Within twenty minutes it had almost completely lost me.

While the performances are strong and believable throughout, the overwrought dialogue in the early scenes, as recited by overly aware damaged souls, does its best to sink the narrative. Extensive use of traditional rear-projection techniques to demonstrate the thoughts or emotions of characters comes off as lazy and too self-referential. A ridiculously overdone car accident scene shot from within Julia’s car bores, while the split-second real-world version shown a few minutes later is horrifying. The ruthlessly ‘artistic’ images inserted into backgrounds match nicely with obvious and tedious dialogue referring to film noir and movie clichés. The artlessness of these moments seeps into the surrounding scenes causing everything to feel overly artificial.

One particular scene is so uneven in tone that it becomes perplexing as to its intent. Having conned his way into Julia’s hospital room, Jonas is made to communicate with and then kiss Julia by her family in order to draw her out of a coma. She is exposed to all, nude, a corpse waiting to happen, still bruised & bloodied, with assorted tubes distorting her form. The family hovers at the doorway, eager & happy, while he struggles to keep his eyes off her breasts. On the soundtrack we can hear the laughter of a cop to whom he is recounting the story. Well, is it farce? Is it horror? Is it drama? Yet it is from this moment that the film began to draw me back in, to suggest that there is an intelligent creative force behind these decisions. The self-awareness settles down and the film begins to properly tell the story, one in which the subjective experience is paramount. This uneven hospital scene is played out with all the various hopes, fears and desires crowding for attention, and while it is perhaps less than successful it cannot be called boring. The daft fantasy of artificial film techniques fall away as the events unfolding in the hospital room, the world of Julia & Sebastian/Jonas, become the only fantasy the film requires. The words falling from their lips begin to sound like the real fears and doubts, and we truly begin to care about these characters as they make their way towards to the inevitable noir ending.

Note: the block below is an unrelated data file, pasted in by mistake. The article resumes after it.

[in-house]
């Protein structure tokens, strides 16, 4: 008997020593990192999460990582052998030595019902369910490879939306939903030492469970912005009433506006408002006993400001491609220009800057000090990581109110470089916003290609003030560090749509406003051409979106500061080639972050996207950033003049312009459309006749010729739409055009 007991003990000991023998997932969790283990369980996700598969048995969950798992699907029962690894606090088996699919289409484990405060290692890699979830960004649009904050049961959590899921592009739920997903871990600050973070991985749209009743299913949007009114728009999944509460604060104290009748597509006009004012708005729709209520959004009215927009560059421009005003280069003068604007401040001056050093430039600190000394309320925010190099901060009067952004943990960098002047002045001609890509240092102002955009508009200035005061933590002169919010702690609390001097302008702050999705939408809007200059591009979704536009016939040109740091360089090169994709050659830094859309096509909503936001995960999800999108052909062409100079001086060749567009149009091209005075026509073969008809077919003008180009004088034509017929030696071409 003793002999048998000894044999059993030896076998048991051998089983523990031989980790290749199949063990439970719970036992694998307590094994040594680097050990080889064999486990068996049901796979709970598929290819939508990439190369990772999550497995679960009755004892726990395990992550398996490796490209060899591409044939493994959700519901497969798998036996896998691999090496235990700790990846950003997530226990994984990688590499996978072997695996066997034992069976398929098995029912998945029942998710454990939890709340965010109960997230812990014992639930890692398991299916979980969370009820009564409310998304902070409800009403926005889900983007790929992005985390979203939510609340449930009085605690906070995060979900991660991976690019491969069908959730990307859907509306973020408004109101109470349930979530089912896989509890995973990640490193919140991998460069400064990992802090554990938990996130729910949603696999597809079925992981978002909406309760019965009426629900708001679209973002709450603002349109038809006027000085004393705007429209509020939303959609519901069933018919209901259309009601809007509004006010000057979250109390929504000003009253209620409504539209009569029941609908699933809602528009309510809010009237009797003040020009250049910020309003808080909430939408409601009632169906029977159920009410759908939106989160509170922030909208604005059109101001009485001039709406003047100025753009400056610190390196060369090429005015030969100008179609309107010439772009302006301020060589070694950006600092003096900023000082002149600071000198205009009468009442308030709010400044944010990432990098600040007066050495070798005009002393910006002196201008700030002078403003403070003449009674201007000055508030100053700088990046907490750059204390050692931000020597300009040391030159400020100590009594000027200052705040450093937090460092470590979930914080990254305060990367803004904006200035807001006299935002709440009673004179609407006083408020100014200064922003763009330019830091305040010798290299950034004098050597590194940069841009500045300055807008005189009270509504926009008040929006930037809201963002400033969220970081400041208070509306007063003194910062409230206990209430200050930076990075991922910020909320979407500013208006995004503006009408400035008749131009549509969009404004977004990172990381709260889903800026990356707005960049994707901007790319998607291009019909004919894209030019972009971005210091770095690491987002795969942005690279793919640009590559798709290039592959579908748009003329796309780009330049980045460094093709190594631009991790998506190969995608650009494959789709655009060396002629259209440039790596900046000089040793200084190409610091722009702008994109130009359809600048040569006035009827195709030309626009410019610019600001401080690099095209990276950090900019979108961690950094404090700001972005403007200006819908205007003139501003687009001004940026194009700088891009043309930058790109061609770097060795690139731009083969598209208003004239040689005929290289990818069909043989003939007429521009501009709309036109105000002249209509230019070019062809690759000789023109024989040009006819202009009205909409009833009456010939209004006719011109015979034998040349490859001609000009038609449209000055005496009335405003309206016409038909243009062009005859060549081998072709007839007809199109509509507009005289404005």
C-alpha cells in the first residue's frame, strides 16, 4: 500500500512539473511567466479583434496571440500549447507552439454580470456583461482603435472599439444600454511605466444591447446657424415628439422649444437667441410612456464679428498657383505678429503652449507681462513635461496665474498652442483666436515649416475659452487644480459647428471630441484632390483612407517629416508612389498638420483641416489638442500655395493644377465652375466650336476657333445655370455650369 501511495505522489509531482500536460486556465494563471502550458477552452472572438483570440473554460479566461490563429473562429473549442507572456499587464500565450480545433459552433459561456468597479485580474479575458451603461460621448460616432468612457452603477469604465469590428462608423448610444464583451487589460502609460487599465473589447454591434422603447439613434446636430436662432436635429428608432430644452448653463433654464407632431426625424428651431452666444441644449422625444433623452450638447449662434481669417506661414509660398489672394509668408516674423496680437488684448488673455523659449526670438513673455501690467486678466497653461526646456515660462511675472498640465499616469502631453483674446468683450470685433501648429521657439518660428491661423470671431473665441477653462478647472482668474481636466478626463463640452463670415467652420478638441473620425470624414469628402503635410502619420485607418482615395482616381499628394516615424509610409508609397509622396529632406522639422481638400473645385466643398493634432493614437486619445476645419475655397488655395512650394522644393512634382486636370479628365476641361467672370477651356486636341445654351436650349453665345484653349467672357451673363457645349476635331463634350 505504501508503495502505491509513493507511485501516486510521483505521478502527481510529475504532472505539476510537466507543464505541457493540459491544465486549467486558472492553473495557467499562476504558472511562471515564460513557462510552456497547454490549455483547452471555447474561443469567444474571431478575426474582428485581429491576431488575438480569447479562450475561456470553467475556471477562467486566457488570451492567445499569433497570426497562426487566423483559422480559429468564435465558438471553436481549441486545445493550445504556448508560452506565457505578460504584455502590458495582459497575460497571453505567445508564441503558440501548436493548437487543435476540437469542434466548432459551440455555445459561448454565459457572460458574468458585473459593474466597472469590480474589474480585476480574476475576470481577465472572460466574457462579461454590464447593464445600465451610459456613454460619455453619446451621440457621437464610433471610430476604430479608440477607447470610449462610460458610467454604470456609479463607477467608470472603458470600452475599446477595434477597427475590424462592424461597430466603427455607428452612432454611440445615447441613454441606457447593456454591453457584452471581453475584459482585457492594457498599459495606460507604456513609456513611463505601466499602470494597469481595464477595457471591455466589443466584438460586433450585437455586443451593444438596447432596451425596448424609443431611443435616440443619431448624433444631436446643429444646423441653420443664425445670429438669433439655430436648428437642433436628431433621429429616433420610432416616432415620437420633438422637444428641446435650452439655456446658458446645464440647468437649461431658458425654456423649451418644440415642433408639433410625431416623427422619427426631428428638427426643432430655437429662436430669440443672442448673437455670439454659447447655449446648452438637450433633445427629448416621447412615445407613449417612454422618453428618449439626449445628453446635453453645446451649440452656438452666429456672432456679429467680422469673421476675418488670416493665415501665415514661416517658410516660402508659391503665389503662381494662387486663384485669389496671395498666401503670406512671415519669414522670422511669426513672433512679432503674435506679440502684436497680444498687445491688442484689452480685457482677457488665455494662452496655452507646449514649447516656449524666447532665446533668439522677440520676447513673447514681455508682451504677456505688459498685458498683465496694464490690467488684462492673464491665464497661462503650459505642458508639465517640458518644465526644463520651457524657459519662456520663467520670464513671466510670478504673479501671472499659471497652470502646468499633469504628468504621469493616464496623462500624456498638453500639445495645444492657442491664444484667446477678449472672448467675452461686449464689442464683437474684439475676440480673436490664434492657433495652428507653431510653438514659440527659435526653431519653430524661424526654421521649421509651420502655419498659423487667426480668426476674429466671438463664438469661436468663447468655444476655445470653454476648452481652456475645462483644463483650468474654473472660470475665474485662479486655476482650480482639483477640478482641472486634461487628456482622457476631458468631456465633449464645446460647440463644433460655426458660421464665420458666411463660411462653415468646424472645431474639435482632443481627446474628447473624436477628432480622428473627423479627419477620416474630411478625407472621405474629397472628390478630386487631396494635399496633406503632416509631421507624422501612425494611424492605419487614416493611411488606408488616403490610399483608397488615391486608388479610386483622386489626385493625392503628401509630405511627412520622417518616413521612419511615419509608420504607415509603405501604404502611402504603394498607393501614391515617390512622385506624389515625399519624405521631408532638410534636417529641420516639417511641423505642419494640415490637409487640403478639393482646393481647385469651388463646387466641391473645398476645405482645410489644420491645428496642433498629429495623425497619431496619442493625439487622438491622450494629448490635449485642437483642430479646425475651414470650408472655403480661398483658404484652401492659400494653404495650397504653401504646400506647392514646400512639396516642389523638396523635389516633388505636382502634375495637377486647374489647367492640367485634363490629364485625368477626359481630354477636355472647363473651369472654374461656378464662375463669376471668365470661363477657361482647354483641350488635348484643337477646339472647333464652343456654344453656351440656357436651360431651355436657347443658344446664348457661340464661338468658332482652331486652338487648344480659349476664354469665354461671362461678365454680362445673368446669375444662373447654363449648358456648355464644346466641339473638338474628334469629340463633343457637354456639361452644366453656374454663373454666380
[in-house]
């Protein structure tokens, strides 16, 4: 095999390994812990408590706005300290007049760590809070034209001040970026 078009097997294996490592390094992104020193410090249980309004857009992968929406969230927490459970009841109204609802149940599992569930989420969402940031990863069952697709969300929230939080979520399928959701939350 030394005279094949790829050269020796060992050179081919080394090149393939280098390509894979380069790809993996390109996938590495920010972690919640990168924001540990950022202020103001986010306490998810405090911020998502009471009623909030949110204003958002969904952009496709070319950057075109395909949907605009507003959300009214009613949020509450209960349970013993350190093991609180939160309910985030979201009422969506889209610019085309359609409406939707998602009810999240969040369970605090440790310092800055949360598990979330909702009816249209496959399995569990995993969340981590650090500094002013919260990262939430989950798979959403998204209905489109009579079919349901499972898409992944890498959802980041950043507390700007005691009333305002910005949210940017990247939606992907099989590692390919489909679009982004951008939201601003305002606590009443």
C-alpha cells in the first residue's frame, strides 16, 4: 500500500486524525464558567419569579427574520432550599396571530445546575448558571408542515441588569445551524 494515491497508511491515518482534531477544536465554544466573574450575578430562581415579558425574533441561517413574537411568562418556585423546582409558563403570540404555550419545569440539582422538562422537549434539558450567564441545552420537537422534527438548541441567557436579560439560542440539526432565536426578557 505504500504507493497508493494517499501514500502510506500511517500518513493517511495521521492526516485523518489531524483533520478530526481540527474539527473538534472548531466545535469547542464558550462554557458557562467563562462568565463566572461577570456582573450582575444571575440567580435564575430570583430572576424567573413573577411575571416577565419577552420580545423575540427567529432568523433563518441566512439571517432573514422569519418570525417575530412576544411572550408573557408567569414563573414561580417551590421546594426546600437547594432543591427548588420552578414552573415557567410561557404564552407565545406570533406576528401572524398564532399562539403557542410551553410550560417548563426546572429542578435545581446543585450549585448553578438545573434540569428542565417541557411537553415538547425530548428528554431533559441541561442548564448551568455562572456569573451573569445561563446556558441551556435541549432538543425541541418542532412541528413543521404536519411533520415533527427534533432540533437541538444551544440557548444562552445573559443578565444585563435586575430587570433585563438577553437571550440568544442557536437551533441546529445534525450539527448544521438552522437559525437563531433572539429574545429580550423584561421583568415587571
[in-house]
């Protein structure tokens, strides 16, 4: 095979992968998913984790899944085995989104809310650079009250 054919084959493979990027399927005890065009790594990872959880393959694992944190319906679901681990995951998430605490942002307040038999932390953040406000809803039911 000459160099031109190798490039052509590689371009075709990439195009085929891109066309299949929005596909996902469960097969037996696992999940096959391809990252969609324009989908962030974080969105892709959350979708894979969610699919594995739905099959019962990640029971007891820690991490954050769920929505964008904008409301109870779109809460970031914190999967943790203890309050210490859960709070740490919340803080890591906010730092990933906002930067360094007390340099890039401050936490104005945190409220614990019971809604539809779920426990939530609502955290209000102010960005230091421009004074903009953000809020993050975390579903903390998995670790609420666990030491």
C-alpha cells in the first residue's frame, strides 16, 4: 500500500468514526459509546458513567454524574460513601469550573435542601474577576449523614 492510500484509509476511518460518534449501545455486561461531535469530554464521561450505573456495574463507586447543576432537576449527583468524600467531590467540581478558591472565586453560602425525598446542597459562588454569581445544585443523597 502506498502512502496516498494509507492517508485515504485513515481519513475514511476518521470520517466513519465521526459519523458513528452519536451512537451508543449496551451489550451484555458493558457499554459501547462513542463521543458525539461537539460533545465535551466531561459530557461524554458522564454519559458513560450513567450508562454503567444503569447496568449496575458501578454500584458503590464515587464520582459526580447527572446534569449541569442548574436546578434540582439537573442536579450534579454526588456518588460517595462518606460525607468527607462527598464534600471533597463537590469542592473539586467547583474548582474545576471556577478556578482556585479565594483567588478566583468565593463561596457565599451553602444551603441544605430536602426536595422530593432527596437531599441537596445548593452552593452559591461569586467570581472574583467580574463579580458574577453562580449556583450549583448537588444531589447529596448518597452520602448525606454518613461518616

Perhaps it is a film which rewards multiple viewings, not because of a twist in the narrative but rather for its unusual deployment of humanity and art. Truth and lies become overlapping, artifice and fact become allies, as these characters attempt to build something out of the wreckage they have wrought upon themselves. The friction of fantasy and reality creates intrigue, drawing characters out into the open and aligning them upon a collision course which is deeply thought provoking and playful while never letting go of how deeply unsettling these events are.

Ben Buckingham

Links:

J.A.L.S official website

Mr Buckingham’s CineCultania Blog and Podcast

J.A.L.S. distributed locally through Madman

The Guardian review of J.A.L.S.


DVD Review: Prime Mover (2009)

17 Apr

Director David Ceaser, the bloke who made Idiot Box and the less successful Mullet, is back in his first film since his 2002 hit Dirty Deeds. David Stratton thought it was ‘Rather wonderful’, now Victoria Nugent has taken his latest slice of Australiana for a roll.

Optimus Prime Mover. Takes a while to save up for this one.

Prime Mover tells the story of a young man and his struggle between the two loves of his life: his long-held trucking truck driving dreams and the gypsy-like Melissa, an attendant at the local service station.

Set in the NSW town of Dubbo, the film centres around Tom, who’s stuck working at the truck stop as a detailer, but dreams of becoming a truck driver. He spends time getting clocking up enough hours to get his licence, during which he meets Melissa.

Cue instant romance.

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The two have a whirlwind courtship and soon enough Melissa gets pregnant and they decide to get married. The wedding would have to be one of my favourite scenes of the film: its quirky romance and emotional drama makes it a real highlight.

The shocking death of Tom’s father early in the film motivates him to leave the truck stop and buy his own truck. Unfortunately, he has no choice but to source the money from a loan shark and is soon struggling under a crippling debt. He resorts to drugs to stay awake on the road while his relationship with Melissa suffers because of his constant absence.

Although the film initially seemed slightly clichéd, I soon found myself swept up by the love story and the drama resulting from Tom’s truck driving ambition. The narrative arc swerves between light amusement and gritty dilemmas relatively effortlessly, however the ending comes across slightly contrived and lacking realism, which is unfortunate as it takes away from what is otherwise a very enjoyable film.

Music plays an important part throughout the film; the gypsy music that Melissa loves, forms a unifying thread and ties the various parts of the film together. Splashes of colour enhance the film’s cinematography, but some surreal techniques jarred slightly, failing to mesh well with the rest of the film. Perhaps these could have easily been left out.